electronic international standard serial number (EISSN)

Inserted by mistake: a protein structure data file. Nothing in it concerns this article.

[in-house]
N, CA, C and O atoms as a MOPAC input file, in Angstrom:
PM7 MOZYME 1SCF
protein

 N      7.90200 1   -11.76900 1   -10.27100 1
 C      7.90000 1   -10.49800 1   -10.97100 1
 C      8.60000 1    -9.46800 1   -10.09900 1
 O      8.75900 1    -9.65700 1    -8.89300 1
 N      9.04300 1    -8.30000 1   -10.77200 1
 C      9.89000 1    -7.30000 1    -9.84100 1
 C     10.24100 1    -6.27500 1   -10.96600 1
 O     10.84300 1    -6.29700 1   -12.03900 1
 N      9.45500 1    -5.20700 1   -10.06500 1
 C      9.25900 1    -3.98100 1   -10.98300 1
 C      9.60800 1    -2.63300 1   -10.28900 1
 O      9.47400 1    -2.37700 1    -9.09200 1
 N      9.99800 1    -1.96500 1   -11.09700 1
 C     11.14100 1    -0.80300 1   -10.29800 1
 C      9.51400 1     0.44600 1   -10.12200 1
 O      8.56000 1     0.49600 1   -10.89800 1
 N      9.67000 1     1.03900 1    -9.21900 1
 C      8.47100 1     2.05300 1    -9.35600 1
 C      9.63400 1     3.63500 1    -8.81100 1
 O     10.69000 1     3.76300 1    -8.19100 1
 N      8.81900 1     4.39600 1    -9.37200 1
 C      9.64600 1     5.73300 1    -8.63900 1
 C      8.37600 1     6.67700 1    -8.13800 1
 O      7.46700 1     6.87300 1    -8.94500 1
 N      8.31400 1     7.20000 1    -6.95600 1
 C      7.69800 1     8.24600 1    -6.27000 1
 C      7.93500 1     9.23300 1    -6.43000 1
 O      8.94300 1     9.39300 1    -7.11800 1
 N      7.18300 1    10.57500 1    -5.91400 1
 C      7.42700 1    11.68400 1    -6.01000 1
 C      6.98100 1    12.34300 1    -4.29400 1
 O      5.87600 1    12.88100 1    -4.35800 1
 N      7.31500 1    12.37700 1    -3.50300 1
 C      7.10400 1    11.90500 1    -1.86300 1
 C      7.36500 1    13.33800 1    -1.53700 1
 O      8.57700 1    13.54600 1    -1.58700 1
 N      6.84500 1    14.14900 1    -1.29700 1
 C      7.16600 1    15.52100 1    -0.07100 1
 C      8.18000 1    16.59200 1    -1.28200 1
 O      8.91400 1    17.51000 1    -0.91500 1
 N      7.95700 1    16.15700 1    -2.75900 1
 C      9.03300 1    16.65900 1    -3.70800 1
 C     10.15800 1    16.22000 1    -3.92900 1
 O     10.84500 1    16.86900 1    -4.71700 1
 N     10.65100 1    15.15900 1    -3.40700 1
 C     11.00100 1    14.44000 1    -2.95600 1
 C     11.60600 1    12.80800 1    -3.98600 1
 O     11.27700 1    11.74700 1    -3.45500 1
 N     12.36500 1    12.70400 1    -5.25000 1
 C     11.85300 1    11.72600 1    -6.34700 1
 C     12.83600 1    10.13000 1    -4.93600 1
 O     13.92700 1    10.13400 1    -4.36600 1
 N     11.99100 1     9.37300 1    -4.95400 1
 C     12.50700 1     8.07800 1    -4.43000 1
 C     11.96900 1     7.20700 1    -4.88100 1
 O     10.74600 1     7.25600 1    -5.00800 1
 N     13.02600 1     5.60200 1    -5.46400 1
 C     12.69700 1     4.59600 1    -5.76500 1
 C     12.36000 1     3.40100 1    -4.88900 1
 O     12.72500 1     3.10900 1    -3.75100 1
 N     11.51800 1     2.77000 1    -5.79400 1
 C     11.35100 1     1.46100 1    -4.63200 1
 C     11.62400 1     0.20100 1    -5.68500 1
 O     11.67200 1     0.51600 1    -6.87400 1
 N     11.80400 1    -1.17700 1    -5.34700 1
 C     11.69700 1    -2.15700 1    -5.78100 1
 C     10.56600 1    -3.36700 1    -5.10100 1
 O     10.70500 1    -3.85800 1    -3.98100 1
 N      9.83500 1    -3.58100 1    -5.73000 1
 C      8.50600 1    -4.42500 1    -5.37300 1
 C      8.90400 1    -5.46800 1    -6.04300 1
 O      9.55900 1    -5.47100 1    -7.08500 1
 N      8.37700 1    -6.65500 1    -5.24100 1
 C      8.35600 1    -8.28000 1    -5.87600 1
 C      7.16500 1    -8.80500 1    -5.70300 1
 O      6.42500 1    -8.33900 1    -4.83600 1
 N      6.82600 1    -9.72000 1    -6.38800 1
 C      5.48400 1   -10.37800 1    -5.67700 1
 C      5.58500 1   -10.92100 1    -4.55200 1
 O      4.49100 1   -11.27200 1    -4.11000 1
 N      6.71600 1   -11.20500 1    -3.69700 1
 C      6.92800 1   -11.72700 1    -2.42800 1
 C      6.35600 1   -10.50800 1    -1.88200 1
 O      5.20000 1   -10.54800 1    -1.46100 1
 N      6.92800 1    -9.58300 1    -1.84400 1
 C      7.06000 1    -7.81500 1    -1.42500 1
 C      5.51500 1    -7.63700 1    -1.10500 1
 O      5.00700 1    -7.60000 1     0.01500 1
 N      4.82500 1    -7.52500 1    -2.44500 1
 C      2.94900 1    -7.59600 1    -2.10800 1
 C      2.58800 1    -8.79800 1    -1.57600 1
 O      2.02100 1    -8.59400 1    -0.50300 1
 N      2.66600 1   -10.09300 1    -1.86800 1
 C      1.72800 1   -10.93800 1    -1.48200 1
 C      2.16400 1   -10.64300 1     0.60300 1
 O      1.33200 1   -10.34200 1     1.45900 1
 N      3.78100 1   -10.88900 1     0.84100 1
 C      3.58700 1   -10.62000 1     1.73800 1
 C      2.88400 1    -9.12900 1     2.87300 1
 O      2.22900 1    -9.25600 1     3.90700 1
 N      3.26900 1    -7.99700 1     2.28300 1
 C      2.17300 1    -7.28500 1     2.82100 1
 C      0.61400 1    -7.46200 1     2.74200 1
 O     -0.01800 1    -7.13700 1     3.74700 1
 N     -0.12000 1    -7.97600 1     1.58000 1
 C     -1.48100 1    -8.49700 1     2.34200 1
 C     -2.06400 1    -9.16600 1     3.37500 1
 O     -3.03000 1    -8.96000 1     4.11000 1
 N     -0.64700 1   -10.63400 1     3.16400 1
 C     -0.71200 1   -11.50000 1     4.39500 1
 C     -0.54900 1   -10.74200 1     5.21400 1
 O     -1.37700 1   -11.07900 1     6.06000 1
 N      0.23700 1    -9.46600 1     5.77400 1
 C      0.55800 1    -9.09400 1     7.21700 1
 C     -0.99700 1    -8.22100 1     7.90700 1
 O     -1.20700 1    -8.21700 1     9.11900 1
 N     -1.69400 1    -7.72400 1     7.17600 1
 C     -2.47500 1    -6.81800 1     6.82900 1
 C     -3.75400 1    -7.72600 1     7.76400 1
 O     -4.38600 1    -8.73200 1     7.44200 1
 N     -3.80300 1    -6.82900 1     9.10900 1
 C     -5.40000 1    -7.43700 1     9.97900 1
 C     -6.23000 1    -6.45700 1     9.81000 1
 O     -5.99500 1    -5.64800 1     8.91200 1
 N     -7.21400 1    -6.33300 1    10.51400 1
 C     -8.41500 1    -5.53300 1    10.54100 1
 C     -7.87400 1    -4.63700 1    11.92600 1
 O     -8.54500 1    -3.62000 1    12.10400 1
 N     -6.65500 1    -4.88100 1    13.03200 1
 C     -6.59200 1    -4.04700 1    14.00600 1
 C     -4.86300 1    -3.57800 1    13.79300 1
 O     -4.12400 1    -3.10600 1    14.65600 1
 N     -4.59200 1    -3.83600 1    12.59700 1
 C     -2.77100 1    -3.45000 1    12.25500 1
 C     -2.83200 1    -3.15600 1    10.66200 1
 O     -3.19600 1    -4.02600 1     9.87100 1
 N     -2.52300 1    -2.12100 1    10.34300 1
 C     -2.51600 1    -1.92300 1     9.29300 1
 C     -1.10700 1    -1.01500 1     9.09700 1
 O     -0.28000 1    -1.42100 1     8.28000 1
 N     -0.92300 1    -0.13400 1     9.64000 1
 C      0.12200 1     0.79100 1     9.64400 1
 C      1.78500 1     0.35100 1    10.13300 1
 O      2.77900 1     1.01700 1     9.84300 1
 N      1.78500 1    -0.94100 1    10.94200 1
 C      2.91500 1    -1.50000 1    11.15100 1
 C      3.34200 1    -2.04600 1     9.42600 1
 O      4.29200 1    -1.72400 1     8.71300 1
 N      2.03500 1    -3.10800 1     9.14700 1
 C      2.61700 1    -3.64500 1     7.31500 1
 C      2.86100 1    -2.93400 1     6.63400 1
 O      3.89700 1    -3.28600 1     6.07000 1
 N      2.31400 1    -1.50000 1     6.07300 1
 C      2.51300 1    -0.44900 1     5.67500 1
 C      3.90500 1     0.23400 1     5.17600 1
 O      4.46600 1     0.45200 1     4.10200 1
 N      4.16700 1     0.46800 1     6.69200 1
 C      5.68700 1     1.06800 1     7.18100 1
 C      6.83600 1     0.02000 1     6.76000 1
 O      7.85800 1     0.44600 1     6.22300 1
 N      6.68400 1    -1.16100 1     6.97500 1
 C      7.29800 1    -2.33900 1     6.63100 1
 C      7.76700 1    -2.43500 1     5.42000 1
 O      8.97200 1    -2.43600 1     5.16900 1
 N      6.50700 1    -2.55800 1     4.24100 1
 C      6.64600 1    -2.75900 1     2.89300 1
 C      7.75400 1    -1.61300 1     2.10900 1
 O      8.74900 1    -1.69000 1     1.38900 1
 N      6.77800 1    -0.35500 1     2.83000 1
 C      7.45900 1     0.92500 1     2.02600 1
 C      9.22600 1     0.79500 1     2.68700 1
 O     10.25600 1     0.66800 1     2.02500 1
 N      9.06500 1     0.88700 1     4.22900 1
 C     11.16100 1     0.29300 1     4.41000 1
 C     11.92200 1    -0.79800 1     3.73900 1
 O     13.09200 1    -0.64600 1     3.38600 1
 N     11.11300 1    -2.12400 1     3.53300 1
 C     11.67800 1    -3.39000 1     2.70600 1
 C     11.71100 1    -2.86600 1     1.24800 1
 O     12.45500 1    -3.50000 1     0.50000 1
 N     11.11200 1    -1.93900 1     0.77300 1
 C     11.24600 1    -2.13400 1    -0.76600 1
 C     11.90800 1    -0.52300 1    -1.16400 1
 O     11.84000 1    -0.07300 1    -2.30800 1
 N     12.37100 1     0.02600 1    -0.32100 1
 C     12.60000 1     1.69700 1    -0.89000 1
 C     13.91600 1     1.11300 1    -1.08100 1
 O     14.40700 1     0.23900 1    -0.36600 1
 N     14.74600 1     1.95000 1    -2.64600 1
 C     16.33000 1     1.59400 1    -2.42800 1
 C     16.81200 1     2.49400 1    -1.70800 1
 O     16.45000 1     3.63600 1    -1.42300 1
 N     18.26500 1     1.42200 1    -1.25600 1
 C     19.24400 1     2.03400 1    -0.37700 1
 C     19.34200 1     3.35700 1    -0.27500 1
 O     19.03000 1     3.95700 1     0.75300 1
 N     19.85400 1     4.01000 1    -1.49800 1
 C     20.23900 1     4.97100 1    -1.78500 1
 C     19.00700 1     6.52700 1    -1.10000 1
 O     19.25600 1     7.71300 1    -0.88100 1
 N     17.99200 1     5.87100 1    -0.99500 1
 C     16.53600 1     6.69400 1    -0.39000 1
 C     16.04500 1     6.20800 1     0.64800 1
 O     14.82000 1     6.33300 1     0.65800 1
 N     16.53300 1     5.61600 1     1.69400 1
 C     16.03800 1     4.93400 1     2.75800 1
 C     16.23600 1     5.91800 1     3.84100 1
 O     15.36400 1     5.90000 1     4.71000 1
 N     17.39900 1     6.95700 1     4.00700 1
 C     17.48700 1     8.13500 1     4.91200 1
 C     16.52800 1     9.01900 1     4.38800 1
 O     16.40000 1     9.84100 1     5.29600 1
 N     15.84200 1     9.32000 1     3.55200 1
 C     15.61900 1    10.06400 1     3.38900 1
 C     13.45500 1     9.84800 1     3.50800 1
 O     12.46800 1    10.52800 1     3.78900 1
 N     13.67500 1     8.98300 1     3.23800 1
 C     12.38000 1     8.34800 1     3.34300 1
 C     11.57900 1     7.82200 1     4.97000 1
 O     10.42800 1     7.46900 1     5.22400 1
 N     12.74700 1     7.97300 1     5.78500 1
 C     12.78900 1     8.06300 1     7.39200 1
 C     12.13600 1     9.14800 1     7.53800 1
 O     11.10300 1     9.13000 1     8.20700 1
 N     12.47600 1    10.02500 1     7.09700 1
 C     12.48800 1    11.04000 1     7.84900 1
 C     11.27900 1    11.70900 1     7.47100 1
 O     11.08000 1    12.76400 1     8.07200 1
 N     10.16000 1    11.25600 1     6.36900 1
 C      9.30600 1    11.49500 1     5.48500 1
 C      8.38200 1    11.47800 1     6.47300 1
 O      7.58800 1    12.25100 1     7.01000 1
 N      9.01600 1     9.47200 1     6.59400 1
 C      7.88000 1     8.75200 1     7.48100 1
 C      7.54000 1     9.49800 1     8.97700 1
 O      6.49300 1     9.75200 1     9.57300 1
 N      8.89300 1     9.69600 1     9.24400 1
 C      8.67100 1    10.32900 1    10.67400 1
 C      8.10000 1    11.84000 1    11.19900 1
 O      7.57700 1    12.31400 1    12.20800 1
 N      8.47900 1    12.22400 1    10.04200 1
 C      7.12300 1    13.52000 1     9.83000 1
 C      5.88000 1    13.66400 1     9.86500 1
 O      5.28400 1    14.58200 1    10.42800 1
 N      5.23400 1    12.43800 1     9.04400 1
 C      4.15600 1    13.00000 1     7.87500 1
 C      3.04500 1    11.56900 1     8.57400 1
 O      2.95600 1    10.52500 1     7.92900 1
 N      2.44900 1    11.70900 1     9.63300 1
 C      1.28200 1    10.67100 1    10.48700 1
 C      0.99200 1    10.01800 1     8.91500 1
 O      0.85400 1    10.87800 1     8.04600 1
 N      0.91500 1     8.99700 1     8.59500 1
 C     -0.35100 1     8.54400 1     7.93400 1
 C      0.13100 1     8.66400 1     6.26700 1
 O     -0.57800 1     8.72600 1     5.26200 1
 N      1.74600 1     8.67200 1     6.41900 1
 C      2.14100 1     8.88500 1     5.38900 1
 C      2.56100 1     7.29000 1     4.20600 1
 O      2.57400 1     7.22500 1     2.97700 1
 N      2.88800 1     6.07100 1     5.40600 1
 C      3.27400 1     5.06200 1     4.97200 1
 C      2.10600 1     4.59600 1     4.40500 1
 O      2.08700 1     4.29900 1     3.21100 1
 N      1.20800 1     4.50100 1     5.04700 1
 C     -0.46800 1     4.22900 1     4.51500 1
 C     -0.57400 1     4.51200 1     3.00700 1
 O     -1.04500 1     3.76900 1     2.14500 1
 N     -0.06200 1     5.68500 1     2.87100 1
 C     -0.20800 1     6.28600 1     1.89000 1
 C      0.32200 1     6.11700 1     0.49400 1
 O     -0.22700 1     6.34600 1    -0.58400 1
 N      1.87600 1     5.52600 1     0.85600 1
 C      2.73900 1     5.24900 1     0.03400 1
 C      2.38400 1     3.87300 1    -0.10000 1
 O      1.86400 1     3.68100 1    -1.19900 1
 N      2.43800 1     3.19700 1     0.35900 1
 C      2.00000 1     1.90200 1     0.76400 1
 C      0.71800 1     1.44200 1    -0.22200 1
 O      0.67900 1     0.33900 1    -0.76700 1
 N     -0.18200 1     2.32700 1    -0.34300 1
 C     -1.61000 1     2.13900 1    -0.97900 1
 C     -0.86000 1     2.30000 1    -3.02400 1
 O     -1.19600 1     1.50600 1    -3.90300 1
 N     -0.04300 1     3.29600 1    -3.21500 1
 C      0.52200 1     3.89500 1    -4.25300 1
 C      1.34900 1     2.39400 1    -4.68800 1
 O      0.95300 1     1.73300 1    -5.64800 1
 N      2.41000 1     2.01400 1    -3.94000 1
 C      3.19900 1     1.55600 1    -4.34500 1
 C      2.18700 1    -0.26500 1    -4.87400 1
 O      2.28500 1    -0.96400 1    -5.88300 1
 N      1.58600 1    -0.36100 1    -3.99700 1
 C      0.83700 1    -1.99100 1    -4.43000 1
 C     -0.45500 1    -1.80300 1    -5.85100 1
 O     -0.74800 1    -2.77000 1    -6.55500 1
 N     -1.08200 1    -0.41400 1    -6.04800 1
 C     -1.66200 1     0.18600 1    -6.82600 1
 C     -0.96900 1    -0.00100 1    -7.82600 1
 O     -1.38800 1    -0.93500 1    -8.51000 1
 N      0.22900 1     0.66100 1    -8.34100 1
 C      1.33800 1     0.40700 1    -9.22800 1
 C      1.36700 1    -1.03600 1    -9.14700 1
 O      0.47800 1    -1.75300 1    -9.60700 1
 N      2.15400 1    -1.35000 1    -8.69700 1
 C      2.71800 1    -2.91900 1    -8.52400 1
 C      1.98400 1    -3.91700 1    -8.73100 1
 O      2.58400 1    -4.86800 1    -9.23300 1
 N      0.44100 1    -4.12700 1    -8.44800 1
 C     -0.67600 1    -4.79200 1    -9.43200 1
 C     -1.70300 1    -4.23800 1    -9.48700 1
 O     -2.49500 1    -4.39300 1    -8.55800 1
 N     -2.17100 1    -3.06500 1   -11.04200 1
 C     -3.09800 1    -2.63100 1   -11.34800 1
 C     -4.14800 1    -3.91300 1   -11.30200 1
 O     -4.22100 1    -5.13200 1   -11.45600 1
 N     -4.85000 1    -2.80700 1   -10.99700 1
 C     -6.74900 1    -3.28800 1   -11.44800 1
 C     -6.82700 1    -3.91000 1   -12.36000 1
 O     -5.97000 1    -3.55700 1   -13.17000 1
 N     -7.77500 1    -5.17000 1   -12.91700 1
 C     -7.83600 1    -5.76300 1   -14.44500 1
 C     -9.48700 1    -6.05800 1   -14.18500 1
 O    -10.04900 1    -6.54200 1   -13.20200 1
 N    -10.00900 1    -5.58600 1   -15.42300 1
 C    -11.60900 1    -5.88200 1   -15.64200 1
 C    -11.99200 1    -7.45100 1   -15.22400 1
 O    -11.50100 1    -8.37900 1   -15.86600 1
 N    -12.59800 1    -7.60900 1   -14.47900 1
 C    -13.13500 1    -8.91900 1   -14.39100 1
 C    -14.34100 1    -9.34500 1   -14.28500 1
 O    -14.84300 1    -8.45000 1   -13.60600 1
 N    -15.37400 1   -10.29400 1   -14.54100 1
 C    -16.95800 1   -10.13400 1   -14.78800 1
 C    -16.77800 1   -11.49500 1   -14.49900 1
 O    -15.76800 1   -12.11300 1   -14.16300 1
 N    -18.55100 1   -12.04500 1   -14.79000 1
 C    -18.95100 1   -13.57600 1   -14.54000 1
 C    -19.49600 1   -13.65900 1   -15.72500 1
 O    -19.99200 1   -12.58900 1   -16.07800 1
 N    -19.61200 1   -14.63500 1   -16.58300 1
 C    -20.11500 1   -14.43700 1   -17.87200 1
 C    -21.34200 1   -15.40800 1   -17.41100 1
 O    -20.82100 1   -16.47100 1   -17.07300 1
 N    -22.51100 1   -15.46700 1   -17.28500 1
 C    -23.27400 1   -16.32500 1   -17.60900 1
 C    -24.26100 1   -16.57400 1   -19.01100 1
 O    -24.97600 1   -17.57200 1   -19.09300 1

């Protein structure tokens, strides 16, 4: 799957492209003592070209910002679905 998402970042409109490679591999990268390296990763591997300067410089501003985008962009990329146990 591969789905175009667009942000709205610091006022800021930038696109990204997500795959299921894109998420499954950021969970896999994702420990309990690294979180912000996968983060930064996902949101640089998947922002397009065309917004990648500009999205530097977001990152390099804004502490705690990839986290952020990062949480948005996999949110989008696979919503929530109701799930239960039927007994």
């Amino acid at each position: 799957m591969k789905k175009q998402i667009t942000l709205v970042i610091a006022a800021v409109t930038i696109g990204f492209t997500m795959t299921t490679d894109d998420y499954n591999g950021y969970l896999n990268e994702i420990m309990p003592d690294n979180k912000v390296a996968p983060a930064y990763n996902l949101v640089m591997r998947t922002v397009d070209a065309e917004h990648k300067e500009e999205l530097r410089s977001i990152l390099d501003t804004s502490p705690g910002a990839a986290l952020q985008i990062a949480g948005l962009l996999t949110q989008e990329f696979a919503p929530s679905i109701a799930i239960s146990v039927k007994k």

This paper proposes a new technique to increase the robustness of spoken dialogue systems employing an automatic procedure that aims to correct frames incorrectly generated by the system's component that deals with spoken language understanding. To do this the technique carries out a training that takes into account knowledge of previous system misunderstandings. The correction is transparent for the user as he is not aware of some mistakes made by the speech recogniser and thus interaction with the system can proceed more naturally. Experiments have been carried out using two spoken dialogue systems previously developed in our lab: Saplen and Viajero, which employ prompt-dependent and prompt-independent language models for speech recognition. The results obtained from 10,000 simulated dialogues show that the technique improves the performance of the two systems for both kinds of language modelling, especially for the prompt-independent language model. Using this type of model the Saplen system increases sentence understanding by 19.54%, task completion by 26.25%, word accuracy by 7.53%, and implicit recovery of speech recognition errors by 20.3%, whereas for the Viajero system these figures increase by 14.93%, 18.06%, 6.98% and 15.63%, respectively.